The bees arrive in a buzzing box.  They must be transferred to the hive, then the Queen carefully inserted.  We put a marshmallow in the Queen’s temporary capsule, locking her in for a few days (as the bees gradually eat away) for protection and adjustment to the hive.

We had one hive (Paddington) die out, but only after, or in conjunction with, a swarm.  We managed to capture the swarm and start a new hive (Yogi), which made it through the summer, and still seems to be doing just fine (although we didn’t extract any honey from it).  The other hive (Pooh) has been thriving since day one, and even as winter is wrapping up, it seems to be alive.

In upcoming weeks, Al may provide some insight on the challenges and intricacies of keeping bees, along with product recommendations.  For now, here’s a few photos of what, so far has been, a pretty successful first year of keeping bees.

How To Make Simple Syrup (and Variations)

Here in Seattle, there are scads of bars, restaurants and speakeasies, each serving up an amazing list of craft cocktails. We love exploring our city and trying out their fares, but we also love making our own craft cocktails at home, where we can enjoy our farm and animals, and imbibe at a fraction of the cost. And no drive home, to boot!

You don’t need a giant stockpile of mixers and liquors to have a legit home bar. But having some simple syrup on hand is one of the easiest things you can do to up your cocktail game. Any number of classic cocktails use simple syrup as one of balancing bases, from Mojitos to Gimlets to Sours.

Making Simple Syrup

Basic Simple Syrup is easy: combine equal parts water and syrup in a small saucepan. Heat, stirring frequently, until the sugar completely dissolves – but don’t let it come to a full boil. Once all the sugar has dissolved, set the pan aside and let cool to room temperature, and then store.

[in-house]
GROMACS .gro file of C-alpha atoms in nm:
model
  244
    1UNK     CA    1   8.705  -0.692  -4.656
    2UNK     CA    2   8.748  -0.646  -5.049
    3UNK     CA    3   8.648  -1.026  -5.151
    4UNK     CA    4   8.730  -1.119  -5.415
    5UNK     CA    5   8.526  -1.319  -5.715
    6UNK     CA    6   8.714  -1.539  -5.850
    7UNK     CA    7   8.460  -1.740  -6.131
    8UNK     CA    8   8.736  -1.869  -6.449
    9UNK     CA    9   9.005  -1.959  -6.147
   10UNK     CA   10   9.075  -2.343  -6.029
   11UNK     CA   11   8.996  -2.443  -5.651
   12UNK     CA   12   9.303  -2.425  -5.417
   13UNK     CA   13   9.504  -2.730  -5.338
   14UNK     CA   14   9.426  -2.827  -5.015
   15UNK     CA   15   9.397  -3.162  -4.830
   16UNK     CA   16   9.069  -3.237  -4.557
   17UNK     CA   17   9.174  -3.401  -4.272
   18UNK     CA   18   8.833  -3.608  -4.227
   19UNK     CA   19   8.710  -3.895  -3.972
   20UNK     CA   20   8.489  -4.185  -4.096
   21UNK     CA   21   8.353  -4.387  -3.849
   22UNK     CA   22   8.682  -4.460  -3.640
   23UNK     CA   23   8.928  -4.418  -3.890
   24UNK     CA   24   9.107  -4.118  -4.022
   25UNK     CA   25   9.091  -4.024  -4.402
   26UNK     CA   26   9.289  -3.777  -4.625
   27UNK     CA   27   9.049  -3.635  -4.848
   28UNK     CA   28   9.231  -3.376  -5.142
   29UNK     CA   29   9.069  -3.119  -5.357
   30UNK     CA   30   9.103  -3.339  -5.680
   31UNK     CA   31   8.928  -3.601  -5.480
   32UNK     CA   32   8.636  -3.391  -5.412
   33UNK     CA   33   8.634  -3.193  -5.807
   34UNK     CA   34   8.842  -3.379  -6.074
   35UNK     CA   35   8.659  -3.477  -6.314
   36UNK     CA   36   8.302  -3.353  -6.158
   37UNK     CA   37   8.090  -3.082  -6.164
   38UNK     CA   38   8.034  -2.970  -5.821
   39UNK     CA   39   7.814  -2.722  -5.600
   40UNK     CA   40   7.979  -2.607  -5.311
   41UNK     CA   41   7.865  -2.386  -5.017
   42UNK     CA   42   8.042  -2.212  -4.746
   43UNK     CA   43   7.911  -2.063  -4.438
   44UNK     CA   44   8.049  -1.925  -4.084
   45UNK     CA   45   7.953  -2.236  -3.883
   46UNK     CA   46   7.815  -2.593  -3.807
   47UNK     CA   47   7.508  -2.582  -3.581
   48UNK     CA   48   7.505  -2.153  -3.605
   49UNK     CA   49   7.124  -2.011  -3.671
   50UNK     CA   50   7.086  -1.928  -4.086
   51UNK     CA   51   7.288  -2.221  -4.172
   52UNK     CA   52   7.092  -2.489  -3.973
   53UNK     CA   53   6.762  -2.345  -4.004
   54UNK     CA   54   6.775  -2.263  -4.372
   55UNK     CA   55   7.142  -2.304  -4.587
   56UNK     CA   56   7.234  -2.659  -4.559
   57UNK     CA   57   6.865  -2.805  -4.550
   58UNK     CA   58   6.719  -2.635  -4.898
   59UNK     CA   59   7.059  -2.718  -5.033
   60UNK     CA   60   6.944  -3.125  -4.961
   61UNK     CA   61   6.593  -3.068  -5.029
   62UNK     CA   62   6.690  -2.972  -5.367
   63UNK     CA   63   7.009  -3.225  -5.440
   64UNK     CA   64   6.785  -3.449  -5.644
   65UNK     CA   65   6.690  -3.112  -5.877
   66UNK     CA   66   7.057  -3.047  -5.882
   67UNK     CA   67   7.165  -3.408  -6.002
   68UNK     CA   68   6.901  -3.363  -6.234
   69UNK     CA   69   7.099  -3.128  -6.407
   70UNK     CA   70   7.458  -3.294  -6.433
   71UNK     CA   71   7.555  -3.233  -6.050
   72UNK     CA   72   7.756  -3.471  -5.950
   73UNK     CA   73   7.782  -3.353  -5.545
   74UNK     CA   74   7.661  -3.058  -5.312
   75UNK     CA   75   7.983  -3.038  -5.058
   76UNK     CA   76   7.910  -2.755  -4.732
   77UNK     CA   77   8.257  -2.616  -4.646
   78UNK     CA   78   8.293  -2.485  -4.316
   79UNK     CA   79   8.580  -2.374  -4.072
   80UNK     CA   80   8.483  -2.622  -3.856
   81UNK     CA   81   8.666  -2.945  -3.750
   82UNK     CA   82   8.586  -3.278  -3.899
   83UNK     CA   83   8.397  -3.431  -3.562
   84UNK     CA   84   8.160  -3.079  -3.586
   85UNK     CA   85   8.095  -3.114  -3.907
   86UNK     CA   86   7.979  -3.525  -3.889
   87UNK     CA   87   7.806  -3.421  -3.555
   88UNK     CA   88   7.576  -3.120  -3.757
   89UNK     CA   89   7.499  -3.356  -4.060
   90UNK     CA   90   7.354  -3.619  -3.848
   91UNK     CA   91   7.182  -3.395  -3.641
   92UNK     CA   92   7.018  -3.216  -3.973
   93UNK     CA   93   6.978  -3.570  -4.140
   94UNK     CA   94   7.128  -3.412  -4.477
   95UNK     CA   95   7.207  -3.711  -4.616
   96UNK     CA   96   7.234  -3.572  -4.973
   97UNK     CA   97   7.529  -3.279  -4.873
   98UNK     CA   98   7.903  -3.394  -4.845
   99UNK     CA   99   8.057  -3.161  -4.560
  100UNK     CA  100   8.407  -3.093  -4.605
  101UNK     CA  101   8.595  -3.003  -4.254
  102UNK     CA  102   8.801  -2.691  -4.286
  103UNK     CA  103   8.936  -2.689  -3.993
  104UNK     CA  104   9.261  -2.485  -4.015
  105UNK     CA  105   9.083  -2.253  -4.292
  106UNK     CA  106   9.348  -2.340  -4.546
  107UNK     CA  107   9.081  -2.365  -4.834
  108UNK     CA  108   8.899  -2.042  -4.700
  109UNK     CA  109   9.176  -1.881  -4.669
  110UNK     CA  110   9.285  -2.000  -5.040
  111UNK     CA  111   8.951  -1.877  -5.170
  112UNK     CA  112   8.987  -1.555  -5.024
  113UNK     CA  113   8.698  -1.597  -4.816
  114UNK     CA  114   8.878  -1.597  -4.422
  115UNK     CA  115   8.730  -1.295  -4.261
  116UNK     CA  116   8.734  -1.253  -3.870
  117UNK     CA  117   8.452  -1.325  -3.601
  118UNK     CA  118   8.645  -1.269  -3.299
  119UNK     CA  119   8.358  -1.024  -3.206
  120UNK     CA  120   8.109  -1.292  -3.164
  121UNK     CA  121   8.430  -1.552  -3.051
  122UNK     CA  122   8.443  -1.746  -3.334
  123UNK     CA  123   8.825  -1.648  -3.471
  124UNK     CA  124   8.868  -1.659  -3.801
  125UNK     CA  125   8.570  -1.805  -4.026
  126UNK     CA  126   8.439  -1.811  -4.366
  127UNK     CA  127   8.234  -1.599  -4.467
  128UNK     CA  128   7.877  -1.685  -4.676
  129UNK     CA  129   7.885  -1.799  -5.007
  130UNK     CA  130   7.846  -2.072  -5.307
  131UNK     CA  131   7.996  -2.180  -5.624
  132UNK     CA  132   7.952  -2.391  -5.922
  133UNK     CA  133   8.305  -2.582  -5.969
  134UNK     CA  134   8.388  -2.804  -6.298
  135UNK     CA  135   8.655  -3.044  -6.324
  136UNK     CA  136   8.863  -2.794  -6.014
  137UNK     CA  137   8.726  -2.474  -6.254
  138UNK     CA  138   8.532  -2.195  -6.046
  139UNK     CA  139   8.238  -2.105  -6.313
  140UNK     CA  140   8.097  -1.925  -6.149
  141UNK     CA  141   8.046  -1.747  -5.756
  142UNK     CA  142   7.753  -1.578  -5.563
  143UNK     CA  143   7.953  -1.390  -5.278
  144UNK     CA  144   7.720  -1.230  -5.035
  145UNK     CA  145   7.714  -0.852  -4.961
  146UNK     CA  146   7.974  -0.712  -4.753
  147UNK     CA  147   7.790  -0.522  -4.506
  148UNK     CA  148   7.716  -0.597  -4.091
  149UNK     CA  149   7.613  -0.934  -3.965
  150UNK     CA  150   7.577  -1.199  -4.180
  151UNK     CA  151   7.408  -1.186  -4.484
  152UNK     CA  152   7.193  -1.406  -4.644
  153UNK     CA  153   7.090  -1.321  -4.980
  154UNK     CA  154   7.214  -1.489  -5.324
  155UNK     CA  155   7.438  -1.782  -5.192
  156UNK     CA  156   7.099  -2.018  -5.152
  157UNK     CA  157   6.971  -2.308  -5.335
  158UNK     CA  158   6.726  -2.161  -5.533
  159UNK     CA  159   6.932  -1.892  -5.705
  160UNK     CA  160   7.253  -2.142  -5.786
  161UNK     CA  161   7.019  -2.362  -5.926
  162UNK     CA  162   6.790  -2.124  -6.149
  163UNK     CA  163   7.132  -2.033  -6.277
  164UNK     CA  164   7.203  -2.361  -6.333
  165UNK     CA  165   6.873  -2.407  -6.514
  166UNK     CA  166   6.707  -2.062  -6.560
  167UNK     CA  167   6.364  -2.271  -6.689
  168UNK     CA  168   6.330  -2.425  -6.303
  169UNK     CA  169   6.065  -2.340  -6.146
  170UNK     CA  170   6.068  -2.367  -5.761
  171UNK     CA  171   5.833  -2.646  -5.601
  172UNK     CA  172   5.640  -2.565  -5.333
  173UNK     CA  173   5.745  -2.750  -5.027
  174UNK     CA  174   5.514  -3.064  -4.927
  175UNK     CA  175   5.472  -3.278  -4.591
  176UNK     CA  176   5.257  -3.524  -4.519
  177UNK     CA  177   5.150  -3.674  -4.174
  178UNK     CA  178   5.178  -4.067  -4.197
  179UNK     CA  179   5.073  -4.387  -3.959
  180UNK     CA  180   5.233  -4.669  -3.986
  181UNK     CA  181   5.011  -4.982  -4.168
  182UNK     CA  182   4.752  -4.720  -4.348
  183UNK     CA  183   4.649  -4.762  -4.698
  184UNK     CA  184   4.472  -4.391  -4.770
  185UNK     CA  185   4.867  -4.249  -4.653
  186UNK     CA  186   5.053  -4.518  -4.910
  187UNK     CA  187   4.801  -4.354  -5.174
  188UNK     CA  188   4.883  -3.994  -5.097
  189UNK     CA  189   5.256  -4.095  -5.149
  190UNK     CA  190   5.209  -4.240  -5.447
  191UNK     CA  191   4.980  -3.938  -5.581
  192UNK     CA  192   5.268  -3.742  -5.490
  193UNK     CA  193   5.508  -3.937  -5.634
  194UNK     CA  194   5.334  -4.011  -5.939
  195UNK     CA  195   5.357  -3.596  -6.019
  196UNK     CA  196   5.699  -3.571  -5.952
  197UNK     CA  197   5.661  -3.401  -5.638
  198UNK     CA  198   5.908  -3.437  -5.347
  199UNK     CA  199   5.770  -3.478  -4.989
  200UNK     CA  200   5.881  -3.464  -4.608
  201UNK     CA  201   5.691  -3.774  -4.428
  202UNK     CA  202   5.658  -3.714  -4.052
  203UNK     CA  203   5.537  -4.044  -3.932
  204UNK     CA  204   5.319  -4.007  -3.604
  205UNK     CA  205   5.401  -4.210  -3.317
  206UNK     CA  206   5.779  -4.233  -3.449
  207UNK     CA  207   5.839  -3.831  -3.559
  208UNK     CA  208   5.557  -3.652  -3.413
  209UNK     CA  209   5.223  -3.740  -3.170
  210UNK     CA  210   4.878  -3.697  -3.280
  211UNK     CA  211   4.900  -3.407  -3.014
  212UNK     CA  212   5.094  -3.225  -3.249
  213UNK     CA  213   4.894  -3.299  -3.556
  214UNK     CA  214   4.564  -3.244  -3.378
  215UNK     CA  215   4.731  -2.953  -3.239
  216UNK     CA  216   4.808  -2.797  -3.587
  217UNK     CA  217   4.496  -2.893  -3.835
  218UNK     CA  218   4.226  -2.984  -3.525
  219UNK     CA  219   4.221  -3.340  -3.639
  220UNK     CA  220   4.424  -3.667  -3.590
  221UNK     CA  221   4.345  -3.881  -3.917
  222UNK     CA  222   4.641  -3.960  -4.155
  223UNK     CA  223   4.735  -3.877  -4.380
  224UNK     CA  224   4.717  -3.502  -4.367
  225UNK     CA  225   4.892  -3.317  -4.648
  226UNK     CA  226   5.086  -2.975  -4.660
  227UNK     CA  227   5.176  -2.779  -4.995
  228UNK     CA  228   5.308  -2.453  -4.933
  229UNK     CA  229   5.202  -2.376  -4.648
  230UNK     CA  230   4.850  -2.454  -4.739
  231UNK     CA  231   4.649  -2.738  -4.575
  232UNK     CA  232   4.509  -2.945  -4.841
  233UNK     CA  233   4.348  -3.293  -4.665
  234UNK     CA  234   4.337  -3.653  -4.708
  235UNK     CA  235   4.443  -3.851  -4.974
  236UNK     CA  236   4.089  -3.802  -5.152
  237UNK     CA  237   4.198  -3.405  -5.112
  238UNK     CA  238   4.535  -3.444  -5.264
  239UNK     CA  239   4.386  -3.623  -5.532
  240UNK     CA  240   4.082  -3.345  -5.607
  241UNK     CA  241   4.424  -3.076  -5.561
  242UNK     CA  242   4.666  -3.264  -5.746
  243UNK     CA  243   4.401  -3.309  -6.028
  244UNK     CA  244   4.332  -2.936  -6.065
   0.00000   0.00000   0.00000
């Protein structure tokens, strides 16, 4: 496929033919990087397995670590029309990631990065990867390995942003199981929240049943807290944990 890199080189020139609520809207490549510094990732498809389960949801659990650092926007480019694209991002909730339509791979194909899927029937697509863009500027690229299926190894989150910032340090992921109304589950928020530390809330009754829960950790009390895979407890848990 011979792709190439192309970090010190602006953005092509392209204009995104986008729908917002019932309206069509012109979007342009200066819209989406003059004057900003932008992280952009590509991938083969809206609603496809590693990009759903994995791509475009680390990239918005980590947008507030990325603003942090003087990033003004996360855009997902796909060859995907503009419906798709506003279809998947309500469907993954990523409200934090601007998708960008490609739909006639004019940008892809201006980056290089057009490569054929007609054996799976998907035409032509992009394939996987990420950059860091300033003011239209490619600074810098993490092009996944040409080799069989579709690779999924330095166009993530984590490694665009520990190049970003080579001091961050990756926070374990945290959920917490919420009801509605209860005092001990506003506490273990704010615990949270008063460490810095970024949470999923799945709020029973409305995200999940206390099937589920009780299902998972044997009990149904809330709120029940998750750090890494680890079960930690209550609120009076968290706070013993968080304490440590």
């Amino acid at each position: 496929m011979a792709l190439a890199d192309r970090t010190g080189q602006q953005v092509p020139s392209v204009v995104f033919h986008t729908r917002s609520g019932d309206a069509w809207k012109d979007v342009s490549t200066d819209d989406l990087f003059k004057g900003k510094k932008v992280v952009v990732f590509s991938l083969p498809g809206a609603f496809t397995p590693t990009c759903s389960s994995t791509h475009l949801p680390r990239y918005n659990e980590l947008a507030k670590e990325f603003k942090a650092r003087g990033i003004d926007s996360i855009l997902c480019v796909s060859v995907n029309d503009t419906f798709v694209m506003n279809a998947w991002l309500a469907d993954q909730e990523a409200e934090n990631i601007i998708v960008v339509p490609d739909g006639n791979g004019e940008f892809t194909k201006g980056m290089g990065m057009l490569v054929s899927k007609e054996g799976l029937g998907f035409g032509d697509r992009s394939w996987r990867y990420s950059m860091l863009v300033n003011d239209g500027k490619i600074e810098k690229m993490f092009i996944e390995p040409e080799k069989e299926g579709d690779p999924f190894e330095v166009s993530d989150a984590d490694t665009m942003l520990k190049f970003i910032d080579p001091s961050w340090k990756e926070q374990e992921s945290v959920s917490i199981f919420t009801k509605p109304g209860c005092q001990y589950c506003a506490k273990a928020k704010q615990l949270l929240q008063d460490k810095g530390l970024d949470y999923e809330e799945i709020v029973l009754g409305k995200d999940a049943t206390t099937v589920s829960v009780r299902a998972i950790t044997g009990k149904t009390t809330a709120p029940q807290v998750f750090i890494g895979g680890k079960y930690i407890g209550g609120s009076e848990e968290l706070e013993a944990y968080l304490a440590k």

This makes a general-purpose base for most cocktails, and works as a sweetener without being too thick or cloying. Of course, you can adjust the proportions to your taste.

Most classic cocktails use 1/2 to 1 1/2 ounces of simple syrup in their recipes, so each cup of syrup should make, on average, 8 cocktails. Think about your planned consumption, and work backward to figure out how much you want to make. I usually make 16 ounces, as that is the size of my preferred storage container (more below).

Preservation & Storage

You can safely store your syrup as is, in your fridge, for up to a month. One trick I use is to add a bit of cheap vodka to the solution to further discourage any nasties.

For storage, I recommend these plastic squeeze bottles to make storage and dispensing easy. I use a Sharpie and a strip of blue painter’s tape to make easy-to-remove labels to find what’s what in the fridge. What’s great about these bottles – as well as being very affordable – is that they can be used for any number of other kitchen or craft purposes, from sauces to paint. When you’re done, you can even run them through the dishwasher to get ‘em good and clean.


Now that you have the basics, let’s look a few of my favorite variations.

Rosemary Simple Syrup

This variation is pretty simple. Simply place several large sprigs of rosemary directly into the mixture as you heat it, then let it steep for an hour or more while it cools. Then simply remove the rosemary, and you are good to go. Most herb & spices work well with this technique.

Basil Simple Syrup

This variation is slightly different. After the solution has cooled, add about a 1/2 cup of basil leaves to it, then pulse with your blnder until the basil is quite pulverized. Then strain it through a fine sieve or cheesecloth to remove the bits, leaving a green infusion behind.

Honey Syrup

In this variation, you’ll swap out the sugar for honey at the same ratio. You can’t add honey directly easily to cocktails (it’s too thick) so this is how you can get that delectable flavor into your cocktails.

More Ideas

We’re just barely scratching the surface here. There are literally hundreds of variations you can make, limited only by your pantry and imagination. To get your juices flowing before your next happy hour, take a look at this wonderful list at Imbibe Magazine or this Pinterest Board.